"Pancho" Carter is joined by trophy girl June Cochran in victory lane after winning the Salt City 100. - Joseph Ramirez Collection
Syracuse, N.Y. (October 2, 1977) – Duane “Pancho” Carter, second generation driving whiz of former Indy star Duane Carter Sr., turned on the steam in the second half of Saturday's 100-mile USAC Championship Dirt Car race and came away with a convincing victory in the third annual Salt City 100, at the New York State Fairgrounds.
The lightning fast one mile oval was in super-smooth condition, paving the way for record speeds throughout the afternoon.
After qualifying fifth, Pancho set a deliberate pace in the early going, but finished hard to take home over $7,200 of the $30,000 payoff.
The Salt City 100 was the final event in the four race USAC dirt series and Billy Cassella of Weirton, West Virginia nailed down his first USAC crown with his fourth place finish. Popular Gary Bettenhausen survived two brushes with the outer wall to bring Pat Santello’s “City of Syracuse” Chevy home in a second. Defending Salt City Champion, Sheldon Kinser of Bloomington, Ind wound up third.
With the fairgrounds’ mile in perfect condition, qualifying time trials shattered all existing Syracuse records and Tom Bigelow of Whitewater, Wis., sat on the pole with a new track record of 32.142 seconds, good for a 112 mile per hour average.
Tire wear was feared by many of the USAC teams and several pilots set a slower pace at the start to help tire life. George Snider of Bakersfield, Calif., jumped off the outside pole and took the early lead away from Bigelow. Snider led for 13 laps before being forced into the pits with engine ills. Lee Osborne of Indianapolis, Ind. then took over the top spot and this former area modified pilot from Rochester looked awfully smooth, as he led Bigelow and Bruce Walkup.
The only yellow flag of the entire race occurred when Spike Gelhausen of Jasper, Ind., spun in the second turn on the 17th lap.
John Parsons Jr. of Indianapolis had worked into third after 25 laps, but soon started smoking around the right rear of his car. USAC officials black flagged him for two laps, but then after protests from Parsons crew, pulled in the black and gave him the go sign.
Parsons apparently missed this sign and pulled into the pits to protest his being black flagged. When he did, he ran into one of his crewmen running over to his car. USAC officials then allowed him to rejoin the race, but John lost several valuable laps in the pits and was not a factor in the race.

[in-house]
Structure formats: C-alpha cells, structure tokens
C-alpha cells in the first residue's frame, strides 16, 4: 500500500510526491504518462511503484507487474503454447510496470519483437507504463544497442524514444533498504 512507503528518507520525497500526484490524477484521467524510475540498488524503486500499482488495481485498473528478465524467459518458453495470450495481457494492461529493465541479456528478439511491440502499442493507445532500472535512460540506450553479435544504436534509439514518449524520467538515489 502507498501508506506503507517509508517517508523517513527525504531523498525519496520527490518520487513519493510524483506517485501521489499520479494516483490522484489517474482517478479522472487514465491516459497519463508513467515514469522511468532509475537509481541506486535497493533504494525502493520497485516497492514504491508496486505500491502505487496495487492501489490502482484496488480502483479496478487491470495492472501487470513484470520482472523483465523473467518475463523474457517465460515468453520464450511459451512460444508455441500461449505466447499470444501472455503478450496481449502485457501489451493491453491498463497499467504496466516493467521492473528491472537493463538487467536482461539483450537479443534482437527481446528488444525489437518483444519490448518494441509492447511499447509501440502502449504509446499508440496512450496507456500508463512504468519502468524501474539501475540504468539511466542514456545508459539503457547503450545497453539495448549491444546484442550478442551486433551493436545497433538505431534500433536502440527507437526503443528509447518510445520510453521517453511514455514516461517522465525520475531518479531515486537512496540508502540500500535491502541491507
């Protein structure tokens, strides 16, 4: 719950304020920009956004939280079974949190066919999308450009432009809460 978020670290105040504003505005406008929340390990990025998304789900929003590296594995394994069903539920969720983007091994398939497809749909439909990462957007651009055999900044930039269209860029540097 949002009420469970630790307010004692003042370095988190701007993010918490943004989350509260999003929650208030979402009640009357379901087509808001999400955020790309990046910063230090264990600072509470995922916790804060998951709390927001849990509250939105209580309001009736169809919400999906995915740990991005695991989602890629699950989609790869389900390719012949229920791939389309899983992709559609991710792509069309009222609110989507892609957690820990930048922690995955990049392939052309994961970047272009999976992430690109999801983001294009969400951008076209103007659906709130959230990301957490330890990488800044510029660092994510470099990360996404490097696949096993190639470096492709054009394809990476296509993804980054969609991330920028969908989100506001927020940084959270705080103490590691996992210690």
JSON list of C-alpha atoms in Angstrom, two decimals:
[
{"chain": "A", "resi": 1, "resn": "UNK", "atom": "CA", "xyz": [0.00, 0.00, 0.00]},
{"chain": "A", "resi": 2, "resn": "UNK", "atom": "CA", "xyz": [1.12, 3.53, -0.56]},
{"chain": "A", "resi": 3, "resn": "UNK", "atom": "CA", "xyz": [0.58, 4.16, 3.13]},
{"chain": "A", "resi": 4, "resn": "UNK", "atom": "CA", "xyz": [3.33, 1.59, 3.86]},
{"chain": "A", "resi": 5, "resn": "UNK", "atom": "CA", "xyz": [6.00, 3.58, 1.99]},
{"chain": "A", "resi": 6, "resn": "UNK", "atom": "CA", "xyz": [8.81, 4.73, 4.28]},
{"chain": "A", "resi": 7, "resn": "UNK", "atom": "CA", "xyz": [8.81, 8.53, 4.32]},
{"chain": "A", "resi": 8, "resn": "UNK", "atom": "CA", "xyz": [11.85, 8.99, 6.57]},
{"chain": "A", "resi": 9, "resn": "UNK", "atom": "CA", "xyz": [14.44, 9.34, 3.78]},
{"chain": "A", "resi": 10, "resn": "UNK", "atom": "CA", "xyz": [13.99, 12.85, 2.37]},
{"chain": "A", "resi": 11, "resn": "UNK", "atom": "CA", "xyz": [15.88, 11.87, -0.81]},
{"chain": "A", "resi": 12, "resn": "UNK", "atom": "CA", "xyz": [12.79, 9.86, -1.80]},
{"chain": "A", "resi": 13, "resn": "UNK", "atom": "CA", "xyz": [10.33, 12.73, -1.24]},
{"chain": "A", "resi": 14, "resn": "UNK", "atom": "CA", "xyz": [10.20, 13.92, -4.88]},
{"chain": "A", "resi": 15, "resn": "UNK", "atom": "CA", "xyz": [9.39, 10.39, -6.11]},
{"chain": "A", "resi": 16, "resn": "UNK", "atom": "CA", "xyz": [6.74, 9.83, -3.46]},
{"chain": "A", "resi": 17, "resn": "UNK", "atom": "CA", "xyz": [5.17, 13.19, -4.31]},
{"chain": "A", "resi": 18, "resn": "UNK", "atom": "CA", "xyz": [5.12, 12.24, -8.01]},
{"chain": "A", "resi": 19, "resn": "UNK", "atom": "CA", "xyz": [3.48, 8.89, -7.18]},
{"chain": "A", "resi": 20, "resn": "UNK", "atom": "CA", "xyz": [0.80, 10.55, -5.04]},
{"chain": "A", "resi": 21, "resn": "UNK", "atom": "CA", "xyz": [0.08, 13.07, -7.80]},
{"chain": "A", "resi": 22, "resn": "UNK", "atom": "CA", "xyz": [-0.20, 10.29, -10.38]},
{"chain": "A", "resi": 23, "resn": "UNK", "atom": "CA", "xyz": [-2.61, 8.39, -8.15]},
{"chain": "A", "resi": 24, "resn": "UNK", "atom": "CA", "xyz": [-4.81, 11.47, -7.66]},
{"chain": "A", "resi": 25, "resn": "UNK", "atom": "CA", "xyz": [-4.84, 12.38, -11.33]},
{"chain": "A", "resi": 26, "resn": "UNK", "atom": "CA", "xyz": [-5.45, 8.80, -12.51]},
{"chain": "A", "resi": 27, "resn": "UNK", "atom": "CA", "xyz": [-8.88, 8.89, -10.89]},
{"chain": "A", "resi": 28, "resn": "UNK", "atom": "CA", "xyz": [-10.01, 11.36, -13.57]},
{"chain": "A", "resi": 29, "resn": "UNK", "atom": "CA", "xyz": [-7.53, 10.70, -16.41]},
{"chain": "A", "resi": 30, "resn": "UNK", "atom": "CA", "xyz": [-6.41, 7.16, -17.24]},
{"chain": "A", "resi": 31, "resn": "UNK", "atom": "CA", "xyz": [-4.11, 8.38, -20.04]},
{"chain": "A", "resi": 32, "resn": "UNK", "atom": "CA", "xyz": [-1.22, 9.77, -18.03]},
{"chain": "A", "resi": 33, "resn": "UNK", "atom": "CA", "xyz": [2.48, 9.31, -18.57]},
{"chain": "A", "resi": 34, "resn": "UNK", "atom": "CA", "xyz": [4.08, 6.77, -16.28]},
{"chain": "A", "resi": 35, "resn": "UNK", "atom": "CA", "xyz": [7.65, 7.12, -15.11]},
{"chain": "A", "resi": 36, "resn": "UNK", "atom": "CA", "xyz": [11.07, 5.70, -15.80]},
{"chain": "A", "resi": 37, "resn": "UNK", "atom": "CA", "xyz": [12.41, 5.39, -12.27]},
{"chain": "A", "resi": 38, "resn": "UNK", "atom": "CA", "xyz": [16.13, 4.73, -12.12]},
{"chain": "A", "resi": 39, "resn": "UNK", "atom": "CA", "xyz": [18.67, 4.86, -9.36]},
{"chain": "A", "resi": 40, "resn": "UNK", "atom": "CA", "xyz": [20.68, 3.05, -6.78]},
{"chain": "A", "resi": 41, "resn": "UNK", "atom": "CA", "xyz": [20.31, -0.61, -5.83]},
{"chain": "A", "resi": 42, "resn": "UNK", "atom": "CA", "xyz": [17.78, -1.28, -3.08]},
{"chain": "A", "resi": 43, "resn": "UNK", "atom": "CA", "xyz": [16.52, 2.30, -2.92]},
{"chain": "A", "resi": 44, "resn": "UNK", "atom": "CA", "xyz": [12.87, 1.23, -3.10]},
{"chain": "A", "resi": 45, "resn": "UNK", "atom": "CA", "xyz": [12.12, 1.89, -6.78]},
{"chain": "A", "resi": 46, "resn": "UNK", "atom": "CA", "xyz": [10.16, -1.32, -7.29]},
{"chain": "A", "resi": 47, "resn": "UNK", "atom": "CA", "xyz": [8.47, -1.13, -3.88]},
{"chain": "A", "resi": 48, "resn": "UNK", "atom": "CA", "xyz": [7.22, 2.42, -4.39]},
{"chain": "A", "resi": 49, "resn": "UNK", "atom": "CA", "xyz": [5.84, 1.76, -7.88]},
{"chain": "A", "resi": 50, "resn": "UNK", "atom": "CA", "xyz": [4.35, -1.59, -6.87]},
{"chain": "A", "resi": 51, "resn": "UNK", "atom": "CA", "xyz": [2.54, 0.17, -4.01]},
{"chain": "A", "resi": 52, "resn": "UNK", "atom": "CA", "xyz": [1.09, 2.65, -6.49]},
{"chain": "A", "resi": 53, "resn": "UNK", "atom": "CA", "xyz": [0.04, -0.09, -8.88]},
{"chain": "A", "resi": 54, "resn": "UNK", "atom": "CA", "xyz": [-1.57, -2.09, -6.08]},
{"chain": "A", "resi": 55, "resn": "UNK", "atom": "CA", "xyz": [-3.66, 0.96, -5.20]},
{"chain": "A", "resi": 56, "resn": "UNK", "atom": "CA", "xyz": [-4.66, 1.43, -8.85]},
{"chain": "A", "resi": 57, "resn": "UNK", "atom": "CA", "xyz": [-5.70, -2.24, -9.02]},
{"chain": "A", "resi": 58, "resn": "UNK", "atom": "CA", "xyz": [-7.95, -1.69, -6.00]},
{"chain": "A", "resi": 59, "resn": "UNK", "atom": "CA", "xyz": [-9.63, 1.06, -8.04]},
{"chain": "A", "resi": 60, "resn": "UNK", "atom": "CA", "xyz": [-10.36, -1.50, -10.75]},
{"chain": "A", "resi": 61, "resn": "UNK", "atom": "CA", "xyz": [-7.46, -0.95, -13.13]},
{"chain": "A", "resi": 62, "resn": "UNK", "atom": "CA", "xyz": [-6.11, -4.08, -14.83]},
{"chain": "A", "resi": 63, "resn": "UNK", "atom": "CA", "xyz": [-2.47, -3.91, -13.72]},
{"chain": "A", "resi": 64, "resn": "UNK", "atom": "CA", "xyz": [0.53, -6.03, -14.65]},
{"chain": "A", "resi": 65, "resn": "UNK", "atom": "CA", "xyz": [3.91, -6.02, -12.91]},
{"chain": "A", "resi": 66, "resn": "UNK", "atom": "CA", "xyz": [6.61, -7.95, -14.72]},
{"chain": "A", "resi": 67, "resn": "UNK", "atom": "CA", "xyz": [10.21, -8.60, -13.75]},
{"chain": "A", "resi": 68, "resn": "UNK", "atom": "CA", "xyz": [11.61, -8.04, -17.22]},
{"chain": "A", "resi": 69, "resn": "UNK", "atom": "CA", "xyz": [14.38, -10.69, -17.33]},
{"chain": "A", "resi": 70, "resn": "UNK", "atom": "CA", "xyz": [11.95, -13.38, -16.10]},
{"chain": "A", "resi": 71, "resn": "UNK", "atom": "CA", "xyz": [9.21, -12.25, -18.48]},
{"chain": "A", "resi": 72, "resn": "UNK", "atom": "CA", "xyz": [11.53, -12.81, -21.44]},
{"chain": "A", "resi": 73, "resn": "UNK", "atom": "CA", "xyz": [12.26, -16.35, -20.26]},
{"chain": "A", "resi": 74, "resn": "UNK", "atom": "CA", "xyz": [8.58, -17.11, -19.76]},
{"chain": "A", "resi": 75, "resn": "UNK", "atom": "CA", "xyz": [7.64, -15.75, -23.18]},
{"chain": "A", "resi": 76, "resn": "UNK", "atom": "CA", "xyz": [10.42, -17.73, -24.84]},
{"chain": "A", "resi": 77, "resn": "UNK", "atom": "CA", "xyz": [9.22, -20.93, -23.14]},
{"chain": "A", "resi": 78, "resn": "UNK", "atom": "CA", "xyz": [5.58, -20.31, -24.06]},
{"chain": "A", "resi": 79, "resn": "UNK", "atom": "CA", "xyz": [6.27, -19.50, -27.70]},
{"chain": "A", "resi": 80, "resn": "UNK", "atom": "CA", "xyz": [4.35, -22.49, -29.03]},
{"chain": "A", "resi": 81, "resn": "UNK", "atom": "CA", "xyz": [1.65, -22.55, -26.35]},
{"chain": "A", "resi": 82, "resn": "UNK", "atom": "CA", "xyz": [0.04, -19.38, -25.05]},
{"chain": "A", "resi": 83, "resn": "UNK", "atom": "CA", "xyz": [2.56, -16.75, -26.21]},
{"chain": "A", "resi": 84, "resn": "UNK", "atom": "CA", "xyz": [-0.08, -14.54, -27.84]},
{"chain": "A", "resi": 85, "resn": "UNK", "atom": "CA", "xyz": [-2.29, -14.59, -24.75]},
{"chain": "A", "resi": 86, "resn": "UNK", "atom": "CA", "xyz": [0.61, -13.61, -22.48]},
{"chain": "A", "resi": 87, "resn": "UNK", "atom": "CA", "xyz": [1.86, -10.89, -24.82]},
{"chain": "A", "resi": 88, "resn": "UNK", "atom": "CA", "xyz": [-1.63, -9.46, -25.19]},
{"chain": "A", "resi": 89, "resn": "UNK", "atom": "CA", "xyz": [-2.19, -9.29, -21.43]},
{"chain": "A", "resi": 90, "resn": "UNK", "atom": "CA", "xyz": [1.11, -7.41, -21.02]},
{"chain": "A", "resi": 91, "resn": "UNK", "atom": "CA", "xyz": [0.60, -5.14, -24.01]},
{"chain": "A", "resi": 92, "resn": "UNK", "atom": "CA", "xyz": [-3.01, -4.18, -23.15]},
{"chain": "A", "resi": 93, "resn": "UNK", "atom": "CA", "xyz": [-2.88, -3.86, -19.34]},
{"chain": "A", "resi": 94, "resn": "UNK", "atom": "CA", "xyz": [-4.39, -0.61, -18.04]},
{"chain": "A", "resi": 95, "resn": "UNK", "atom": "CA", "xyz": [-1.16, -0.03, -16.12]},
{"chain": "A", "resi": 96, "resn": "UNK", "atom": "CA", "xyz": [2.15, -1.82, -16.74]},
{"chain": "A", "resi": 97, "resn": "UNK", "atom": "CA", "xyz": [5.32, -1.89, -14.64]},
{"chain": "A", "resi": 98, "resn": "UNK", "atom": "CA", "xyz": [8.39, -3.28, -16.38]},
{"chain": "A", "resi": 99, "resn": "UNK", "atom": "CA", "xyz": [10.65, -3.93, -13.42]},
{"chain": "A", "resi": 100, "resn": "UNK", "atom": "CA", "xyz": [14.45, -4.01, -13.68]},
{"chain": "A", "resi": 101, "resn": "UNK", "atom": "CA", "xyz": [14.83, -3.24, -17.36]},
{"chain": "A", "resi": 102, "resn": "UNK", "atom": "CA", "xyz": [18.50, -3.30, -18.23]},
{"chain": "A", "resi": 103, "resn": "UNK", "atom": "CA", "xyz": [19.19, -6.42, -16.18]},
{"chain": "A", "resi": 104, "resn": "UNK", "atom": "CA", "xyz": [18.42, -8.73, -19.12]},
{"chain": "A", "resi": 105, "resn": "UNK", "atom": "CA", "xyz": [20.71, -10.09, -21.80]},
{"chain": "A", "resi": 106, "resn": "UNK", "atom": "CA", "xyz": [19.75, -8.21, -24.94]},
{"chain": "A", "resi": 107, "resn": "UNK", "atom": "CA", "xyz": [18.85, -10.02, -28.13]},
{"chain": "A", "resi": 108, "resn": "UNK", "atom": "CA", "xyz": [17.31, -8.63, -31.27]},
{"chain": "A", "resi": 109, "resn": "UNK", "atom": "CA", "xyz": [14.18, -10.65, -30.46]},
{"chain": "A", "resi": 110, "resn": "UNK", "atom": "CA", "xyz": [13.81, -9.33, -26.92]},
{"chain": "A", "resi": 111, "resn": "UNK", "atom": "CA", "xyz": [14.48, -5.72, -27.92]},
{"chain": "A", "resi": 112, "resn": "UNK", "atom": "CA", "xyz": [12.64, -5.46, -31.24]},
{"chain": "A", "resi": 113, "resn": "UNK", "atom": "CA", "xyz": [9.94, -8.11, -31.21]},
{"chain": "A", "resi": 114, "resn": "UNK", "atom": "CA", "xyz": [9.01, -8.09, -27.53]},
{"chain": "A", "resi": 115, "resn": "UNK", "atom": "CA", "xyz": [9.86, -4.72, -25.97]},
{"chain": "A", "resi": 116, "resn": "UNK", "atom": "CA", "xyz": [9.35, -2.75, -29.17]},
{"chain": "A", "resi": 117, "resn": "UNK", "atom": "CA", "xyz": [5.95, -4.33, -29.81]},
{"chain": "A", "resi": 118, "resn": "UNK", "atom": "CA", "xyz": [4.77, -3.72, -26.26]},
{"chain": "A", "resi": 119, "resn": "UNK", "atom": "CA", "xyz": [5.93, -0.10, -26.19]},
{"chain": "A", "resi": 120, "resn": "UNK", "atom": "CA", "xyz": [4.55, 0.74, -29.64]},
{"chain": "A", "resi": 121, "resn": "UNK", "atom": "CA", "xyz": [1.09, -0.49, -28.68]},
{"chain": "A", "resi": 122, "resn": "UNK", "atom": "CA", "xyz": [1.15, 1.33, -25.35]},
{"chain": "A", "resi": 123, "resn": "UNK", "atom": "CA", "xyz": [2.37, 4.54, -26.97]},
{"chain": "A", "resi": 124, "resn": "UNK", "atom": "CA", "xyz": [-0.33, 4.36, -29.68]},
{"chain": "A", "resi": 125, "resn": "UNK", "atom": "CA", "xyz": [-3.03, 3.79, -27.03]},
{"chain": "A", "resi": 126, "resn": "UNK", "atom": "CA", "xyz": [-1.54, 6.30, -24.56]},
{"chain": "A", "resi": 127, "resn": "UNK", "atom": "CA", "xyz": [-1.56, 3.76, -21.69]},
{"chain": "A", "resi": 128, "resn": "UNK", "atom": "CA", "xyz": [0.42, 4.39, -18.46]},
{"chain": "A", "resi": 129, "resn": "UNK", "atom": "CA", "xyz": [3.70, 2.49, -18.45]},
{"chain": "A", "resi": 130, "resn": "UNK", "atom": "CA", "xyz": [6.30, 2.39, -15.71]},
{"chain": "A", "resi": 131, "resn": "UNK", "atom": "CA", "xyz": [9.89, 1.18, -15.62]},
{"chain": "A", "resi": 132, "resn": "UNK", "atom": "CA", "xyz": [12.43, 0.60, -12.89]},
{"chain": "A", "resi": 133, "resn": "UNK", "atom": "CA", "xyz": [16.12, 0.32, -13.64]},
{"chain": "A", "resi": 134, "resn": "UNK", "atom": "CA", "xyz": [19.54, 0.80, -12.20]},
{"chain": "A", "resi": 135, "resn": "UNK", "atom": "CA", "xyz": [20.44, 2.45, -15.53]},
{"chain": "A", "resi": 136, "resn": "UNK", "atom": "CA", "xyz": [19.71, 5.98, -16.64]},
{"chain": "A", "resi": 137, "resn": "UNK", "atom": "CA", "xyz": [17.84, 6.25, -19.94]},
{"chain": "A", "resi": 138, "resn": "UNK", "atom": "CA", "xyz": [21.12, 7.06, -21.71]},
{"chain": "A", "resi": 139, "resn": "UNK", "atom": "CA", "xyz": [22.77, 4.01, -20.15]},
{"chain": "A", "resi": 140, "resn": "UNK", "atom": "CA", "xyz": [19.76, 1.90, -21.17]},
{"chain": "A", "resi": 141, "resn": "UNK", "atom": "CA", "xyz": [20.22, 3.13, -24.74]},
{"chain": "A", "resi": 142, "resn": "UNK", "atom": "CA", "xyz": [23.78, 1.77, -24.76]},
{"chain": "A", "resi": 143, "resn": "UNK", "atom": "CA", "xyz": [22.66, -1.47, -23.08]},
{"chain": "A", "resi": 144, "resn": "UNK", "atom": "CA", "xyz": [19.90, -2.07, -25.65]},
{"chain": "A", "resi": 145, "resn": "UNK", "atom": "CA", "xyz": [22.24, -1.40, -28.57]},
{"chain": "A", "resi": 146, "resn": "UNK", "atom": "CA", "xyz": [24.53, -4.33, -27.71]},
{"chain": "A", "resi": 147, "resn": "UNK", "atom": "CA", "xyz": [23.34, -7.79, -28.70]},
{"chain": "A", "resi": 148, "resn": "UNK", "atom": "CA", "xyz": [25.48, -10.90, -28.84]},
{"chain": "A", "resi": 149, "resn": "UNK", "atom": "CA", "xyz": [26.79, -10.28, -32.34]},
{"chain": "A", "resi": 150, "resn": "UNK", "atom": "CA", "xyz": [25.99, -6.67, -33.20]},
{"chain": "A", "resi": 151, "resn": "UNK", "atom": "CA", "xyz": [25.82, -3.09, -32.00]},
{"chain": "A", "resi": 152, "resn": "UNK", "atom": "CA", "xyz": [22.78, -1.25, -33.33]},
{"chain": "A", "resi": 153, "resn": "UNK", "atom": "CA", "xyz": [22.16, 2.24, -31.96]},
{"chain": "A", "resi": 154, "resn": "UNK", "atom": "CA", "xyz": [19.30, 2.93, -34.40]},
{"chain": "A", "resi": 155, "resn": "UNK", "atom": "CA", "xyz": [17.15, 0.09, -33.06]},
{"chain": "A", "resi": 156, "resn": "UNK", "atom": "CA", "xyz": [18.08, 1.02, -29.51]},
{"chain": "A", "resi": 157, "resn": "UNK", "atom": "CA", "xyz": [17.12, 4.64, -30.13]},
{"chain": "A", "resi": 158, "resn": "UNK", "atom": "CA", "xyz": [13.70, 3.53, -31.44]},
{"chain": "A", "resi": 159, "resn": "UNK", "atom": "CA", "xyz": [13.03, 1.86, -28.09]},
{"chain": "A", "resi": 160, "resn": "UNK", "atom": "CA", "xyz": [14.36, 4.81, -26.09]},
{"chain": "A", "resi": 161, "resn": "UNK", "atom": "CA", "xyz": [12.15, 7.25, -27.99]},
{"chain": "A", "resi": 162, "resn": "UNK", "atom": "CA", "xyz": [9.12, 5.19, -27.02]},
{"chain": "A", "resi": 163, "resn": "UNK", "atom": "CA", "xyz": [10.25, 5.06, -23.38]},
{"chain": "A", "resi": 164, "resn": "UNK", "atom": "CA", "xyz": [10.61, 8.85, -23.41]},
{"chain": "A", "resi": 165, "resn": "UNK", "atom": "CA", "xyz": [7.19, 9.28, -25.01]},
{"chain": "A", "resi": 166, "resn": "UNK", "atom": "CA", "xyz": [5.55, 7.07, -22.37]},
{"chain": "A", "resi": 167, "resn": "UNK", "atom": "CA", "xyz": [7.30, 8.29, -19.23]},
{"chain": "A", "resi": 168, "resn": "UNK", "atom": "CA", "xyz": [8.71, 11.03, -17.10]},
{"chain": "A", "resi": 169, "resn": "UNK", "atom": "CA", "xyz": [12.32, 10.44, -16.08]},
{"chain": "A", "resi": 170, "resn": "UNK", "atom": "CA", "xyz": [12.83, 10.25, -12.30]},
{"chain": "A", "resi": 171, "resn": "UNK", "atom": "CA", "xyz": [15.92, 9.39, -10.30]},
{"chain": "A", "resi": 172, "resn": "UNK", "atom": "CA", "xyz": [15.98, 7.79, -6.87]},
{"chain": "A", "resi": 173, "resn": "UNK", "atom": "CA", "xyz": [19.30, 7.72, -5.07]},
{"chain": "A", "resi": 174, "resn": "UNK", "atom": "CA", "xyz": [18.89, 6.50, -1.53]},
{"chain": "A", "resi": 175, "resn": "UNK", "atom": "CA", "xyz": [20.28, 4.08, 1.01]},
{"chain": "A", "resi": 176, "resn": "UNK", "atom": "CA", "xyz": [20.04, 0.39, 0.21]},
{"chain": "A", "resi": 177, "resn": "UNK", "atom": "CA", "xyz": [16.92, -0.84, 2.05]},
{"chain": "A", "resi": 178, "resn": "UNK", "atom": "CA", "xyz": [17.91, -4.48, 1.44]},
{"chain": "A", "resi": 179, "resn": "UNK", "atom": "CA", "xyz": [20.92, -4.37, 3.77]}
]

Parsons, in third place in the dirt standings, could have won the title if he wasn't flagged in and he planned a formal protest to regain his spot.
At the halfway point, several cars were forced into the pits for new right rear tires. This group included Bruce Walkup of Downey, Calif., who was running third at the time. After Osborne had led from lap 14-43, Bigelow's powerful Foyt-Ford powered machine took over from laps 44-51.
Osborne then caught Bigelow in traffic and retook the first position and Gary Bettenhausen had made a beautiful charge up through the pack from his 15th starting spot to take over third. On the 64th lap, Bigelow's A.J. Watson prepared mount again was first, but the motor blew nine laps later to end his run for the big money.
With Osborne out seven laps earlier with fuel pickup problems, it was time for Pancho to move into the top spot and the Dobbins Chevy held it all the way to the checkers.
On the 84th lap, Gary Bettenhausen had his second close call of the afternoon, when Mark Alderson blew an engine in front of him going into the first turn.
Gary slid in the oil and wrapped the wall but did a beautiful job to keep his Santello machine on all fours. Gary, who was seriously hurt here in a bad spill two years ago, held on for second, 12 seconds behind the winner.
This was Carter's first USAC Championship dirt win, but Pancho has won the 1972 USAC midget title, as well as the 1973 sprint laurels. His Dobbins Chevy is owned by Steve Stapp and John Conger and Stapp was the builder, as well as chief mechanic. The winning car was powered by a 330 cubic inch Chevrolet engine. The winner's younger brother Dana, was also on hand, but was one of seven drivers that missed the show with slow qualifying times.
The new policy of allowing campers in the infield for the entire weekend proved to be a big help with attendance and promoter Glenn Donneley was pleased with the announced crowd of 17,500.
1. Duane Carter
2. Gary Bettenhausen
3. Sheldon Kinser
4. Bill Cassella
5. Chuck Gurney
6. Larry Rice
7. James McElreath
8. Gary Irvin
9. Bruce Walkup